Brachytherapy: Overview and History

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Breast conservation has been shown to be a safe modality of treating early stage breast cancer as long as radiation is used after surgery.  The initial trials utilized whole breast radiation 5 days a week for 6 weeks.  Accelerated partial breast radiation (APBI), or brachytherapy, has now been shown to also be an effective way to give the radiation therapy safely. 

The main difference with brachytherapy is that the radiation source is placed at the site of the lumpectomy scar. Using this, an accelerated or higher dose of radiation is directed right to the tumor bed, minimizing damage to normal breast tissue and skin. A device through which radiation is delivered is placed into the breast after the breast cancer has been removed. When brachytherapy was first developed, multiple tubes were placed into the breast to deliver the radiation. This has been replaced by a single device placed into the breast. 

The Mammosite catheter was the first device tested in a clinical trial in America. It essentially resembled a balloon surrounding a catheter.  The balloon kept the breast tissue away from the catheter so the physicist and radiation oncologist could plan the dose of radiation to be delivered. Since there is one catheter, the dose of radiation is delivered in an even 1cm about the edge of the balloon, delivering the dose of radiation 1 cm past the surgical margin.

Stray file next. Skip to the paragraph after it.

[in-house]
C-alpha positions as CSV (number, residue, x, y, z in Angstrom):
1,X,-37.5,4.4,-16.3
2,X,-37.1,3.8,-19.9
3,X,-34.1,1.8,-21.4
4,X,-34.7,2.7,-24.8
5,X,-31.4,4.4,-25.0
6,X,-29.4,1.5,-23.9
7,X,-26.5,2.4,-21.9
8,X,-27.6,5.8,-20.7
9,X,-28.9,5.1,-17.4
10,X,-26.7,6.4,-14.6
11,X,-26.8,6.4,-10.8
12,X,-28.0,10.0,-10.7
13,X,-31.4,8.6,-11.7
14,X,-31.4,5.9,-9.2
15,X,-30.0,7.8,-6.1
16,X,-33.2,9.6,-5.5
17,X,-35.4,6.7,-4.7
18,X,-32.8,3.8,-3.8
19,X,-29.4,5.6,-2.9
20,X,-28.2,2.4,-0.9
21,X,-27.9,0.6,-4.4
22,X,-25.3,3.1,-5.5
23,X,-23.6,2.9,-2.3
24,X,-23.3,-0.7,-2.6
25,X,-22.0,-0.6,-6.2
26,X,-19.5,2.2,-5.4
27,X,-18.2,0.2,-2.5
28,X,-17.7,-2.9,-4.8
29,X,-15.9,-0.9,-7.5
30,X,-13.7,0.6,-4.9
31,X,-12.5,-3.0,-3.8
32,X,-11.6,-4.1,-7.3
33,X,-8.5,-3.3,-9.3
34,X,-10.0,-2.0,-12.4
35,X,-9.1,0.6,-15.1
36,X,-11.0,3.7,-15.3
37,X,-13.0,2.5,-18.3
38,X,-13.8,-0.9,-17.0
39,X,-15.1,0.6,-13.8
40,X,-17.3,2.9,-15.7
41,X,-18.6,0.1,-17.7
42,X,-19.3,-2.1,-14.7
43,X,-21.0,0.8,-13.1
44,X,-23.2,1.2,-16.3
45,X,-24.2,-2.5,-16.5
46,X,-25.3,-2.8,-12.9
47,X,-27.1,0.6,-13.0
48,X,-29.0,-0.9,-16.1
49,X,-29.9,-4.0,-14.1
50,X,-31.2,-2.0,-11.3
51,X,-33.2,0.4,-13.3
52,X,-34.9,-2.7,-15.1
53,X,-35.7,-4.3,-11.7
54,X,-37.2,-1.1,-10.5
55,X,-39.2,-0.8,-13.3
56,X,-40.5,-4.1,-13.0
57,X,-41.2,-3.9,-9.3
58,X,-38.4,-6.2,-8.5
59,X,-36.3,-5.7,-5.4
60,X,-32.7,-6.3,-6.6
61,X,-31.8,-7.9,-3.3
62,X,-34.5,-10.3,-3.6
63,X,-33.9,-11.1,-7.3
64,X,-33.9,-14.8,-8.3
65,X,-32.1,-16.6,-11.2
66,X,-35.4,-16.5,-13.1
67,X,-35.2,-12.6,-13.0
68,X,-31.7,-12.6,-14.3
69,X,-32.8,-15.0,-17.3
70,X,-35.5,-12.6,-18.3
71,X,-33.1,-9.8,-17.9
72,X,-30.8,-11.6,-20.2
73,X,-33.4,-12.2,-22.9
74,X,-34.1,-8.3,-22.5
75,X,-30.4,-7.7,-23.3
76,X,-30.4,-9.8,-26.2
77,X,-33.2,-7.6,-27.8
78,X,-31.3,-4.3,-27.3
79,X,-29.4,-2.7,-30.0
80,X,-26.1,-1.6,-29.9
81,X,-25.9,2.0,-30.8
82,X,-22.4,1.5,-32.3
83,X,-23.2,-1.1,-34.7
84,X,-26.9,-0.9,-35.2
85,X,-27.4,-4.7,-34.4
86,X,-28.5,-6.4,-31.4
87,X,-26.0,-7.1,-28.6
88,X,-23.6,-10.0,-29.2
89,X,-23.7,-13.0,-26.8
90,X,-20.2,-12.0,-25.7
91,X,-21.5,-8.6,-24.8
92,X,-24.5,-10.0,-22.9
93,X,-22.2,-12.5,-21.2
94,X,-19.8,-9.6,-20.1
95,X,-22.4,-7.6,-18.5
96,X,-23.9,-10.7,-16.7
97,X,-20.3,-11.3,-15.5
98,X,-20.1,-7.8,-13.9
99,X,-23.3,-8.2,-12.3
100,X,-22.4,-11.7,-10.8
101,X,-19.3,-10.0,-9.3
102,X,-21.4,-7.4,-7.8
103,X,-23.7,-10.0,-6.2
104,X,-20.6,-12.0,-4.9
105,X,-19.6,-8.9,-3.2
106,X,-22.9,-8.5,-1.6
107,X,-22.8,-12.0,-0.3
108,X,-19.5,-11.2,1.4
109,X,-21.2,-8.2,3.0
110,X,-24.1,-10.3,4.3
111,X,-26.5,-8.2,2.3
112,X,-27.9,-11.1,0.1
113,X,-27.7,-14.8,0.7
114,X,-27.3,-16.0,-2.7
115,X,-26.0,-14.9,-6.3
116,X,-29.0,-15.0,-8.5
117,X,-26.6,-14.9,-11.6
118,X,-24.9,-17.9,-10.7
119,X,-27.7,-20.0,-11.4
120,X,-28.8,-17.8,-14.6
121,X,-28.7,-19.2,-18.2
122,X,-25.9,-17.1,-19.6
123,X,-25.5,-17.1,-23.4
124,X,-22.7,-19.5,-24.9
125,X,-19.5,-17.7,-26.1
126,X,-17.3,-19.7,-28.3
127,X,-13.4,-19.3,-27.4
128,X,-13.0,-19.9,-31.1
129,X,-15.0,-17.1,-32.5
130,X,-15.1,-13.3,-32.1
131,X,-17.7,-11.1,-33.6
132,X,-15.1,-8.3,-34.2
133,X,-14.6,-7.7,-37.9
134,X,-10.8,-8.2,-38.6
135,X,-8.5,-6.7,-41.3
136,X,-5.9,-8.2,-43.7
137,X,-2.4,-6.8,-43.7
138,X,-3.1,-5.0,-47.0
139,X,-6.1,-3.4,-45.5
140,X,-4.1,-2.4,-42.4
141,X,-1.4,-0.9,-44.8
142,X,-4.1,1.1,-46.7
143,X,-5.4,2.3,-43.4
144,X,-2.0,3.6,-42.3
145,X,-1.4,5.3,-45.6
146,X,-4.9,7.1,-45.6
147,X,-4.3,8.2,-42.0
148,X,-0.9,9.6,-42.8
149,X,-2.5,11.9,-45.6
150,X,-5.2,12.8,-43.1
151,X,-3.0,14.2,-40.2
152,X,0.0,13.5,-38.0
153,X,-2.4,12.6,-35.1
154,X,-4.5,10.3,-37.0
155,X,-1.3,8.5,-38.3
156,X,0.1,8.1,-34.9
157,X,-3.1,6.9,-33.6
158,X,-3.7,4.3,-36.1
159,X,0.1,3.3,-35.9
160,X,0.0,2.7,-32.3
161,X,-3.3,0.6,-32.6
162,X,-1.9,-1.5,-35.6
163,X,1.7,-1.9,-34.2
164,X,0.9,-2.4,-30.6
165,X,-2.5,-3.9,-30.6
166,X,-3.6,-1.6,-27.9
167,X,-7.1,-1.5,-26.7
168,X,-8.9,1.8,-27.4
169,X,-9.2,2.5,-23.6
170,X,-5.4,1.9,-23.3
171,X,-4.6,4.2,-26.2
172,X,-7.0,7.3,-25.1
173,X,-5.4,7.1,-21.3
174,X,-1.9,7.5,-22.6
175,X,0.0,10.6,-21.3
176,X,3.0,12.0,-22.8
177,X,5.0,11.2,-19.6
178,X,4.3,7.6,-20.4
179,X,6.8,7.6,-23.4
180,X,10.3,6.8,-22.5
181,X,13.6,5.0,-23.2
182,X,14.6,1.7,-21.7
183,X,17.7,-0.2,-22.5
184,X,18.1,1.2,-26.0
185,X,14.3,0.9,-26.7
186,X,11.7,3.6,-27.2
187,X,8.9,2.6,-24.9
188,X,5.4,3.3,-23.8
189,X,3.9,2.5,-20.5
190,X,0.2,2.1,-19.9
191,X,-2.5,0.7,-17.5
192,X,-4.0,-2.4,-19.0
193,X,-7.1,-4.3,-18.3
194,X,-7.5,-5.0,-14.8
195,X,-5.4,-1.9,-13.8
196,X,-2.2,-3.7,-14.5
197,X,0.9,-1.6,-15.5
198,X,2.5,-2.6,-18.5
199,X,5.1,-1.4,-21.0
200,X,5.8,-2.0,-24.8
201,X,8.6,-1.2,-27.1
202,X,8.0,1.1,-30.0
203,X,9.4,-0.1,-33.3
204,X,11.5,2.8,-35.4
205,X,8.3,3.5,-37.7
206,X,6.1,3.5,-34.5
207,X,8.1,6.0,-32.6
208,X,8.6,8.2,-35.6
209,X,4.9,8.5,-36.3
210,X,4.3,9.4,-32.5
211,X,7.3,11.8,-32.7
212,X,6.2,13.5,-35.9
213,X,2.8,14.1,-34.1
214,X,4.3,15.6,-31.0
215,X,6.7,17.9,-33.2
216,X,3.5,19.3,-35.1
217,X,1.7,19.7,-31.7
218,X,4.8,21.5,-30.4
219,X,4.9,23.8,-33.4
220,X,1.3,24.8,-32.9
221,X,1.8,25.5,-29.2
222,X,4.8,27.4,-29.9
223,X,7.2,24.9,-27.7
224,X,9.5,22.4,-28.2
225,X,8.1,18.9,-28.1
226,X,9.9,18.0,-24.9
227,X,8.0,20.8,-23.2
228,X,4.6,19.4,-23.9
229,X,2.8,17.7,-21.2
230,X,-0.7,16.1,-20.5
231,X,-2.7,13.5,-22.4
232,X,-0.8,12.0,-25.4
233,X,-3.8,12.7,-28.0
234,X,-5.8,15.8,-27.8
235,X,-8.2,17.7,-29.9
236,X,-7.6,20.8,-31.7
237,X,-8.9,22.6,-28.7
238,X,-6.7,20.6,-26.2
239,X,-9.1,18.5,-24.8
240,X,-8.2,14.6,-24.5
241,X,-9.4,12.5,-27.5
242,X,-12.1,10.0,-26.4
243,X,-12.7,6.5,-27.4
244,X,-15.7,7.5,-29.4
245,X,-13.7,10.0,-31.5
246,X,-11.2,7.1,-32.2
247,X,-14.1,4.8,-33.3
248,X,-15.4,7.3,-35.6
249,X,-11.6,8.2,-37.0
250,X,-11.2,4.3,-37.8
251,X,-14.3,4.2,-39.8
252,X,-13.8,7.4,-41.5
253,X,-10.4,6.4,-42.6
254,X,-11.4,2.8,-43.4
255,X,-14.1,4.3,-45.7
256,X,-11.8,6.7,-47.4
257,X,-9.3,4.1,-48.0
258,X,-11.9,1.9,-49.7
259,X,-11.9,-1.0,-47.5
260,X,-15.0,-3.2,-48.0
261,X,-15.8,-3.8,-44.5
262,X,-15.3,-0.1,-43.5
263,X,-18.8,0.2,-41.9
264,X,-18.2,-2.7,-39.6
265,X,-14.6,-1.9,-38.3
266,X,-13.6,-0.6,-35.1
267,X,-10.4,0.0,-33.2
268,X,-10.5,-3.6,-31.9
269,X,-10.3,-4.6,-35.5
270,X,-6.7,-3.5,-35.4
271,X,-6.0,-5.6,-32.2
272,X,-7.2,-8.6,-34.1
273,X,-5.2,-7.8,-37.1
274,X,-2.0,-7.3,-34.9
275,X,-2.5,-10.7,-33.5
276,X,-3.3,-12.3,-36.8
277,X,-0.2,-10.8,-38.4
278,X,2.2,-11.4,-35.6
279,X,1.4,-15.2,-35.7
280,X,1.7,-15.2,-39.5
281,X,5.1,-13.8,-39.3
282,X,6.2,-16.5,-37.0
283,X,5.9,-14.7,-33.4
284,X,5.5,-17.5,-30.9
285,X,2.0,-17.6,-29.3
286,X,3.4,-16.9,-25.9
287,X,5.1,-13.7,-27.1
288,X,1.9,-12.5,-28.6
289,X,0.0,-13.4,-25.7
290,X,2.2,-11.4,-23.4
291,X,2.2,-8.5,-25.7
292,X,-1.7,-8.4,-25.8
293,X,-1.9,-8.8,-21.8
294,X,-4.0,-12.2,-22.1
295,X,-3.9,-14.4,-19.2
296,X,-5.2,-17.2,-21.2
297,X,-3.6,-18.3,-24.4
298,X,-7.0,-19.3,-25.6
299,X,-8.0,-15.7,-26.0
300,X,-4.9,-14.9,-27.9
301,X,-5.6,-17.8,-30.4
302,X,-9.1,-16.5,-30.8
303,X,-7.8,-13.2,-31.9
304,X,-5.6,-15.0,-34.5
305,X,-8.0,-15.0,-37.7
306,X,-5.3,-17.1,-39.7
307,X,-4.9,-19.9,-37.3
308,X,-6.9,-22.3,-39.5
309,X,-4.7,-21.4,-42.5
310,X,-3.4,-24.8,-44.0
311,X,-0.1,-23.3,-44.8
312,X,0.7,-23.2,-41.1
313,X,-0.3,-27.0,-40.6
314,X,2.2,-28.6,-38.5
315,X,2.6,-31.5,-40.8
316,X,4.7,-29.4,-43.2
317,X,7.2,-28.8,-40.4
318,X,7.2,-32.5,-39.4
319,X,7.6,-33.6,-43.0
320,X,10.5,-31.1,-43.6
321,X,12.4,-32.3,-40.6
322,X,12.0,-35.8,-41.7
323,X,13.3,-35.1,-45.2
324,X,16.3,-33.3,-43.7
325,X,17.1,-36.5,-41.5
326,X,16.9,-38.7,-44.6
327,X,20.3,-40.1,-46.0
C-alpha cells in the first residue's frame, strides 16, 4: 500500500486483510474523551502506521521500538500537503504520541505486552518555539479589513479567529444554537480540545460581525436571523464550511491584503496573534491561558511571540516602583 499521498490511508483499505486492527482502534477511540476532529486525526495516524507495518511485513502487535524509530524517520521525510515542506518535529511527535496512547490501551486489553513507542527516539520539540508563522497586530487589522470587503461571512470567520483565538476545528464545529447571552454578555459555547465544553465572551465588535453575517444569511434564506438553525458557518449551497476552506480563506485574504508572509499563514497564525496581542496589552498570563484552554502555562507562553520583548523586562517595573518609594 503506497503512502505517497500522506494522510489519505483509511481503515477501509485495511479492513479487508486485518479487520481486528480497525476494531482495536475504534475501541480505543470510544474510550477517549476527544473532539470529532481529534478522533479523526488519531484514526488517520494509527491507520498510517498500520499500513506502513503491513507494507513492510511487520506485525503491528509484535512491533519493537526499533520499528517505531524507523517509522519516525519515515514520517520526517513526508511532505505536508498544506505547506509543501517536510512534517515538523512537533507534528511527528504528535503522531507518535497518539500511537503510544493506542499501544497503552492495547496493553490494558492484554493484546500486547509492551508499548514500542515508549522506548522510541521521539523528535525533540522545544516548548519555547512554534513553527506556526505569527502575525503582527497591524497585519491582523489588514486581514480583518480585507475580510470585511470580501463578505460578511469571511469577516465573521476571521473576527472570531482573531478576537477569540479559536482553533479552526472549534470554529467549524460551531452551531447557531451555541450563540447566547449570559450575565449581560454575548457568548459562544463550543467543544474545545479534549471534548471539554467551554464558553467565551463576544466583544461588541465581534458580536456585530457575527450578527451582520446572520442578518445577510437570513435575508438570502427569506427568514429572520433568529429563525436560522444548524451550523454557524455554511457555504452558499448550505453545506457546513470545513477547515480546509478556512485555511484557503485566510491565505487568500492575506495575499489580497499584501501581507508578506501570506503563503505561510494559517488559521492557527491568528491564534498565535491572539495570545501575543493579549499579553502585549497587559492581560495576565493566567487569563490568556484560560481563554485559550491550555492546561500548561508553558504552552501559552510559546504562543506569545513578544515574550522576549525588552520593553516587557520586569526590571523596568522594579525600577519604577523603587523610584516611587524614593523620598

Once the safety of this type of therapy was established, newer delivery modalities were developed.  These included the SAVI, Contura, and Best Double-Balloon Breast Brachytherapy Applicator.  In each of these devices there are multiple catheters that will allow conformation, or specific shaping, of a radiation dose around the catheters.  

The SAVI device has 6-8 catheters which open in a manner similar to an egg beater.  This allows direct delivery of the dose at the specific margins. It also allows the radiation treatment to be directed towards the area of concerns and away from the skin, heart and lung. 

The Contura device also uses multiple catheters, which are more tightly grouped and situated in the central portion of a balloon. 

The Best Double-Balloon Breast Brachytherapy Applicator has an outer balloon and an inner balloon which separate the multiple inner catheters to facilitate dose distribution and conformity.

Typical patients who are candidates for brachytherapy have:

  • Cancers less than 3 cm in size
  • No cancer in their sentinel lymph nodes
  • Not had chemotherapy prior to their breast cancer surgery 

Your radiation oncologist will decide if brachytherapy is an option for you.